“Jean-Michel Bernard is the musical mirror of my personality. To me it is amazing that I found a real ‘soul brother’ in the sum of his expressions (composing, conducting, performing, etc.).
I cannot find words to reflect my admiration for his genius, a real miracle because he is my double. Once again, VIVA! Jean-Michel.”
Grammy award-winning and Oscar nominated Lalo Schifrin is an Argentine composer, pianist and conductor who scored a number of acclaimed tracks for television and film. His most memorable pieces are probably the original 60’s Mission Impossible theme and the title track for Bullitt.
This album is a celebration of his music, the result of a meeting of minds between Schifrin and French pianist, composer, educator, orchestrator, and music producer Jean-Michael Benard. Produced in France and the US, Benard attempts to translate his love for Schifrin’s scores in his own unique style. The album goes on UK release on the 13th October under label Varese Sarabande.
The first thing to say about this album is that it is so much fun, Benard infusing Schifrin’s with lively jazz riffs and some effortless cool sounds. It is a clear labour of love and one that Schifrin, in the quote above, clearly appreciated. Not all tracks are as strong as the originals, but some are certainly lifted too and there are some delightfully playful moments that will make you want to tap along to the beat with a smile on your face.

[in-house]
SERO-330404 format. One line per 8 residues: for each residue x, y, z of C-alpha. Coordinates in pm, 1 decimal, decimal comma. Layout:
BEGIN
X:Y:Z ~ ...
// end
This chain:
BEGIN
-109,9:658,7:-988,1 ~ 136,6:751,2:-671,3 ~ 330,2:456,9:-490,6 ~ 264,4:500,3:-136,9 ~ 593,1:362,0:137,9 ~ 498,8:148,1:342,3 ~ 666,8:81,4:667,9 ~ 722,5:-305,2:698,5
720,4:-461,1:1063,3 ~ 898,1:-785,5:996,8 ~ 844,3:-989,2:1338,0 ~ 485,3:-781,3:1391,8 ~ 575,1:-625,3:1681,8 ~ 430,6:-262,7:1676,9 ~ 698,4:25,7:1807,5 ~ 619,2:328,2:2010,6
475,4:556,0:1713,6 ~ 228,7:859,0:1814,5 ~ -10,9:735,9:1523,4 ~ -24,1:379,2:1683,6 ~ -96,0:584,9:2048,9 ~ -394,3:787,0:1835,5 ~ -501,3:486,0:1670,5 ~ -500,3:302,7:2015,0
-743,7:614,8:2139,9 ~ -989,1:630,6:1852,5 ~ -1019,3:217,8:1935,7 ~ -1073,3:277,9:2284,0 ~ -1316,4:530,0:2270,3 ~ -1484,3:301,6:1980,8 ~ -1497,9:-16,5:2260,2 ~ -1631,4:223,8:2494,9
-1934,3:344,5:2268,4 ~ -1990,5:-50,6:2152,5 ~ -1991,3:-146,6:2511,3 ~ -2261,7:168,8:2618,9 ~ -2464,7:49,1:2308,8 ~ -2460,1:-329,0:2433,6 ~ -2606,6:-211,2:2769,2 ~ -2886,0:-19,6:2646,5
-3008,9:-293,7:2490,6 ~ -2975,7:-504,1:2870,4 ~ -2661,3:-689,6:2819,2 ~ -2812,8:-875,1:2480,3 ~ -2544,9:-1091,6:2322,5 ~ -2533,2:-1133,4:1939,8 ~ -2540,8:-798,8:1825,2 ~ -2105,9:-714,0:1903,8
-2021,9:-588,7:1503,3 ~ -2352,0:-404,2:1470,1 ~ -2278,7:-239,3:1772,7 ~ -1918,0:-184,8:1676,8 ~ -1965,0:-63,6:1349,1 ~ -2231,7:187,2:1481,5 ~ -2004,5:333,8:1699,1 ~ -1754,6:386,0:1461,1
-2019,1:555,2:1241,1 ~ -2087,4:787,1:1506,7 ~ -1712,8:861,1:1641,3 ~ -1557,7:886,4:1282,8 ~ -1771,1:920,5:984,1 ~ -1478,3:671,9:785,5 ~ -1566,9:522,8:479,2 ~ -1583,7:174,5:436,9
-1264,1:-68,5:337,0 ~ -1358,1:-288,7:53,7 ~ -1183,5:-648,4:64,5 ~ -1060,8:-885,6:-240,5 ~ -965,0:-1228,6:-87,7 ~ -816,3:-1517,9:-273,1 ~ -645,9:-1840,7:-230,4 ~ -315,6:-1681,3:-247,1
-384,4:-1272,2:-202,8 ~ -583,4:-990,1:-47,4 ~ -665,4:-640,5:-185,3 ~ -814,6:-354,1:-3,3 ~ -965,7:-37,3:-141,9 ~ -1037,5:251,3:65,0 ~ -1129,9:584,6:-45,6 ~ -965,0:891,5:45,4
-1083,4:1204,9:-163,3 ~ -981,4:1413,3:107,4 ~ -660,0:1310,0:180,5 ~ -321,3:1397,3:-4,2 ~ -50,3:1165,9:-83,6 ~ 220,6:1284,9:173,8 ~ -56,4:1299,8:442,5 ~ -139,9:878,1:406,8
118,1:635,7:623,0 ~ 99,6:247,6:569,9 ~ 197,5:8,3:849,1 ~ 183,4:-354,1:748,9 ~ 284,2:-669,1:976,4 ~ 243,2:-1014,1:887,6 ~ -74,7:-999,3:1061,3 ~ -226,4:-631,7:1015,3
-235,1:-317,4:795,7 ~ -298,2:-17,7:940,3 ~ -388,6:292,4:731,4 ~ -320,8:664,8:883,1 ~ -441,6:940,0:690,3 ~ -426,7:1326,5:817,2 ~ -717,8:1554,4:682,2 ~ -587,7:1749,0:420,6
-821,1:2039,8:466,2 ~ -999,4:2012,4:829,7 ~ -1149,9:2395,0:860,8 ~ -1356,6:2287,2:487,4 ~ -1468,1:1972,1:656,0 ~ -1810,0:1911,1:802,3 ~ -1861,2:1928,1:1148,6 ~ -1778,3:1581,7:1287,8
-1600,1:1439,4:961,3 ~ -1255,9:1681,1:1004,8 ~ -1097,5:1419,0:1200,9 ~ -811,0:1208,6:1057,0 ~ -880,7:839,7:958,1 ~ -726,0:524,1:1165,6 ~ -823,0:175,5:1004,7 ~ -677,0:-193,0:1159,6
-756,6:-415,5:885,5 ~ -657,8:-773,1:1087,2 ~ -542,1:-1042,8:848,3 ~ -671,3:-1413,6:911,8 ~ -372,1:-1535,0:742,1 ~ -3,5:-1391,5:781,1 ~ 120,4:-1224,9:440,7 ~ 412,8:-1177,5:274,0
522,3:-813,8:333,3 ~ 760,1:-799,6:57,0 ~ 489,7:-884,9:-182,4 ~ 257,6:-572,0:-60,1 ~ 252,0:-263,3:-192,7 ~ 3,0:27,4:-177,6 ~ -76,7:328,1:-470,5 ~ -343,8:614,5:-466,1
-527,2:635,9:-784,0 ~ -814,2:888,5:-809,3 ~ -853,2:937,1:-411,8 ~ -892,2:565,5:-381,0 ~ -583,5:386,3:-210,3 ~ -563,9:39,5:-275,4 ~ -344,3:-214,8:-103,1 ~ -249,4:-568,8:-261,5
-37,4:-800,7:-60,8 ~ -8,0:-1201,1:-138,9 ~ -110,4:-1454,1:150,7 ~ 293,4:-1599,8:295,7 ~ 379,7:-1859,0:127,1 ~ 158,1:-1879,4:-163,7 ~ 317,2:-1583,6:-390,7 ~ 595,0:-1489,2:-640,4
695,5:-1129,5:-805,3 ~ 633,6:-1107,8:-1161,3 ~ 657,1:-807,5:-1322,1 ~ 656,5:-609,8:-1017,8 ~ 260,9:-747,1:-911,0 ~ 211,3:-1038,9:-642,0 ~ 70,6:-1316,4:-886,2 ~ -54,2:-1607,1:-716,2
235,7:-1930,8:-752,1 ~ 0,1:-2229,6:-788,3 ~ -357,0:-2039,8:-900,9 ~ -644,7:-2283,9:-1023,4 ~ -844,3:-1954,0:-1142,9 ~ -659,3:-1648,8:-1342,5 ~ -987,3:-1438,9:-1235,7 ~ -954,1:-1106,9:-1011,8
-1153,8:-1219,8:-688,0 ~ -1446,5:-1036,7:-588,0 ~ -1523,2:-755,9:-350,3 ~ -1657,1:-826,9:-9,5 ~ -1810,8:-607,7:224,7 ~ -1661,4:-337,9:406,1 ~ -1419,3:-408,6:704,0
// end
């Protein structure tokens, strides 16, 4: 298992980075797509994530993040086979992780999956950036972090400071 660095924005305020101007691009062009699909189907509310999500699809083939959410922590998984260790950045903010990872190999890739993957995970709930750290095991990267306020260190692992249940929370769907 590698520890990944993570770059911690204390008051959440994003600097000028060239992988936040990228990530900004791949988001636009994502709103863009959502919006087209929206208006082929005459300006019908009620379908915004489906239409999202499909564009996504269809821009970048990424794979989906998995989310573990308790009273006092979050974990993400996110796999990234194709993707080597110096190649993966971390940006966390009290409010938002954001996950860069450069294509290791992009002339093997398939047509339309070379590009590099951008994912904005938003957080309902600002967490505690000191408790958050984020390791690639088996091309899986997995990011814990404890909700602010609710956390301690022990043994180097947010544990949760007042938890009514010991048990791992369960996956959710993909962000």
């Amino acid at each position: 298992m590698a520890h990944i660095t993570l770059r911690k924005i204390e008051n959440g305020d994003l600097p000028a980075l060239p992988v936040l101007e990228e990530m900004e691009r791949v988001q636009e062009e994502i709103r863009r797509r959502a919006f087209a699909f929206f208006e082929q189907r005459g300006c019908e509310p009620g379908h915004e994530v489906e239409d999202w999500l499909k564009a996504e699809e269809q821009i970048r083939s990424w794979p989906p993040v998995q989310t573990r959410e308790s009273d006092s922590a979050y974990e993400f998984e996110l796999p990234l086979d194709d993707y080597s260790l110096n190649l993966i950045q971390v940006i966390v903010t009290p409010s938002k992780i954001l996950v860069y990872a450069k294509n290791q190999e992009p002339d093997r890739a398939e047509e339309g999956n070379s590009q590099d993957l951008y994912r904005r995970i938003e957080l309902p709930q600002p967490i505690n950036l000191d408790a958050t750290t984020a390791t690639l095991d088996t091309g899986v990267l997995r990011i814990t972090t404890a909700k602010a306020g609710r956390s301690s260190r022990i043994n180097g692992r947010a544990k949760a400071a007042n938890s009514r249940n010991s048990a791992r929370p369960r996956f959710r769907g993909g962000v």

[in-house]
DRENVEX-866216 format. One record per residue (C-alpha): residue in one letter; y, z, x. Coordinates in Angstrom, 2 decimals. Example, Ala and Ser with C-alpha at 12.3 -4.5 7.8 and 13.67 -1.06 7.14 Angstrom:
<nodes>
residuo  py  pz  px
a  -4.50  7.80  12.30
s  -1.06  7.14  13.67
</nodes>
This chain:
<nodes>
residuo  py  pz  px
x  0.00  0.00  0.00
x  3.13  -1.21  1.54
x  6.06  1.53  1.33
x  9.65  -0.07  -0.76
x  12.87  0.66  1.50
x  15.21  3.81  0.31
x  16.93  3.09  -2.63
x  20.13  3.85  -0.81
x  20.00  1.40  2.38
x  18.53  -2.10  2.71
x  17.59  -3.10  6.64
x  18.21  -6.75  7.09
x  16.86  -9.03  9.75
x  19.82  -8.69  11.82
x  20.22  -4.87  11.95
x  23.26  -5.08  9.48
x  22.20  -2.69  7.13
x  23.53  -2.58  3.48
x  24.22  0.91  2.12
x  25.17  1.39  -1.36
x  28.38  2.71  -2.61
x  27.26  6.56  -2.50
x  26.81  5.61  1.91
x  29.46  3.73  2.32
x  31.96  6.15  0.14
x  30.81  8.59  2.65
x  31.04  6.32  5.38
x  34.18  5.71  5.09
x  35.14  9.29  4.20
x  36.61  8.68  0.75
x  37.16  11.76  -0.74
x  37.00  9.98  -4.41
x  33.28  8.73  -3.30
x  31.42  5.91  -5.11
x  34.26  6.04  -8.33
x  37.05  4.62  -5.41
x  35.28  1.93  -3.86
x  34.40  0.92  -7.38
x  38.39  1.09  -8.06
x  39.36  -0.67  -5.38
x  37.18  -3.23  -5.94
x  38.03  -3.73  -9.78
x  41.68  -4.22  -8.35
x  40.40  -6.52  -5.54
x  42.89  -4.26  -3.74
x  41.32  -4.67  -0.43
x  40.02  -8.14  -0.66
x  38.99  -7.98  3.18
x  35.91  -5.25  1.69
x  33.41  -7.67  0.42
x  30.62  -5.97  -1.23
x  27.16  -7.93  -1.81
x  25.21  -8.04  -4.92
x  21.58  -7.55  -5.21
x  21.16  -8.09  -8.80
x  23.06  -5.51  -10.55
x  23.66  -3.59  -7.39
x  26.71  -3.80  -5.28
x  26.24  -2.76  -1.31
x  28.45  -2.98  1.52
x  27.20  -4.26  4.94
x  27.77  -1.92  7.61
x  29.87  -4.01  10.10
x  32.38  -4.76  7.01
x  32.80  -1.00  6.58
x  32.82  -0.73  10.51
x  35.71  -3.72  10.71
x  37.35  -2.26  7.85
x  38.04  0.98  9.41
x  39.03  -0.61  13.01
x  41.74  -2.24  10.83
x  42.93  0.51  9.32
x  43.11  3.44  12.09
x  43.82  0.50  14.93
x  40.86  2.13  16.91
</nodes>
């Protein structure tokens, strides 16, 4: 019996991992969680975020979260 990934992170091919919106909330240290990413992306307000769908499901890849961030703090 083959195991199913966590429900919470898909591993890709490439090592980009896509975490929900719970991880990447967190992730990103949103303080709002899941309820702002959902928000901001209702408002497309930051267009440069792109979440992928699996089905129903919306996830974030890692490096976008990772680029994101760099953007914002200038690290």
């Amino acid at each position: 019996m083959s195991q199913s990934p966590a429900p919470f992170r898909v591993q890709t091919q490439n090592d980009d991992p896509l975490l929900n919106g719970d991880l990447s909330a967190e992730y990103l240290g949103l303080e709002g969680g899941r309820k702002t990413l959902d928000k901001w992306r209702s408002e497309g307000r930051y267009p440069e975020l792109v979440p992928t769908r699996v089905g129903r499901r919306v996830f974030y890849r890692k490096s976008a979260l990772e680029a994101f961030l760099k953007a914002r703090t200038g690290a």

So first up is the Mannix theme which is a cool and playful, with some effortless, wonderfully 60’s jazz beats. It’s a whole lot of fun, filled with great jazz horn movements and piano rifts. Jean-Michel Bernard recaptures that feel of the original TV series score perfectly as he recreates it for the album. This is followed by Benard’s version of the classic theme to Bullit (a film and theme I both love). Here it is recreated as something slick, cool and mysterious; that use of 60’s jazz drawing the audience back to the film, but with a slightly heightened, synth feel and an air of danger in the mix; this is a much grander version than the original which does lose a bit of that mystery from the original. But it is still wonderful to listen to though.
Next up is the theme to Cool Hand Luke, the 1967 prison drama starring Paul Newman. While the original score is a much simpler guitar theme, Bernard brings wind instruments, piano and percussion and in this case it absolutely works, adding something to the original. It’s a more melancholy piece, given the prison setting, but it is lovely to listen to. The piano movement at the end is a delight. Bernard adds an extra, jazzy edge to the Dirty Harry theme, while still making it instantly recognisable as the theme from the Clint Eastwood movie. There’s a smooth, subtle tone to the quieter parts too, before he builds to a slick, funky ending.